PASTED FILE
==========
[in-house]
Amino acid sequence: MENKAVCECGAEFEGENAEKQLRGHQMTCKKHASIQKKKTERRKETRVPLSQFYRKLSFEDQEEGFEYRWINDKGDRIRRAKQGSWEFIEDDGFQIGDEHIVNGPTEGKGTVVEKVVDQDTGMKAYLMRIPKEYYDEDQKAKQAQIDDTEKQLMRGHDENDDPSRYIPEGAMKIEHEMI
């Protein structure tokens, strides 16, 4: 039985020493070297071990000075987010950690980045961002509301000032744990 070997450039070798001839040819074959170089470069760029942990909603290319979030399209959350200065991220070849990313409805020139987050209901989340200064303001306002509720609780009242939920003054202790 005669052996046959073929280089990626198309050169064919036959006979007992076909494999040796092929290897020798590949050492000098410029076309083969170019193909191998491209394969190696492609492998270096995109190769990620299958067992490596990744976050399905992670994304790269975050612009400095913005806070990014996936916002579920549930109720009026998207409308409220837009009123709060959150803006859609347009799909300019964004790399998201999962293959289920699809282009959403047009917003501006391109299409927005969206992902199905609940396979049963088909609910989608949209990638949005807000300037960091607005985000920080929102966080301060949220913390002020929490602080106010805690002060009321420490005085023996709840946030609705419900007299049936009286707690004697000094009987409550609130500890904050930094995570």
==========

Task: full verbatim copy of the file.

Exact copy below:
[in-house]
Amino acid sequence: MENKAVCECGAEFEGENAEKQLRGHQMTCKKHASIQKKKTERRKETRVPLSQFYRKLSFEDQEEGFEYRWINDKGDRIRRAKQGSWEFIEDDGFQIGDEHIVNGPTEGKGTVVEKVVDQDTGMKAYLMRIPKEYYDEDQKAKQAQIDDTEKQLMRGHDENDDPSRYIPEGAMKIEHEMI
């Protein structure tokens, strides 16, 4: 039985020493070297071990000075987010950690980045961002509301000032744990 070997450039070798001839040819074959170089470069760029942990909603290319979030399209959350200065991220070849990313409805020139987050209901989340200064303001306002509720609780009242939920003054202790 005669052996046959073929280089990626198309050169064919036959006979007992076909494999040796092929290897020798590949050492000098410029076309083969170019193909191998491209394969190696492609492998270096995109190769990620299958067992490596990744976050399905992670994304790269975050612009400095913005806070990014996936916002579920549930109720009026998207409308409220837009009123709060959150803006859609347009799909300019964004790399998201999962293959289920699809282009959403047009917003501006391109299409927005969206992902199905609940396979049963088909609910989608949209990638949005807000300037960091607005985000920080929102966080301060949220913390002020929490602080106010805690002060009321420490005085023996709840946030609705419900007299049936009286707690004697000094009987409550609130500890904050930094995570």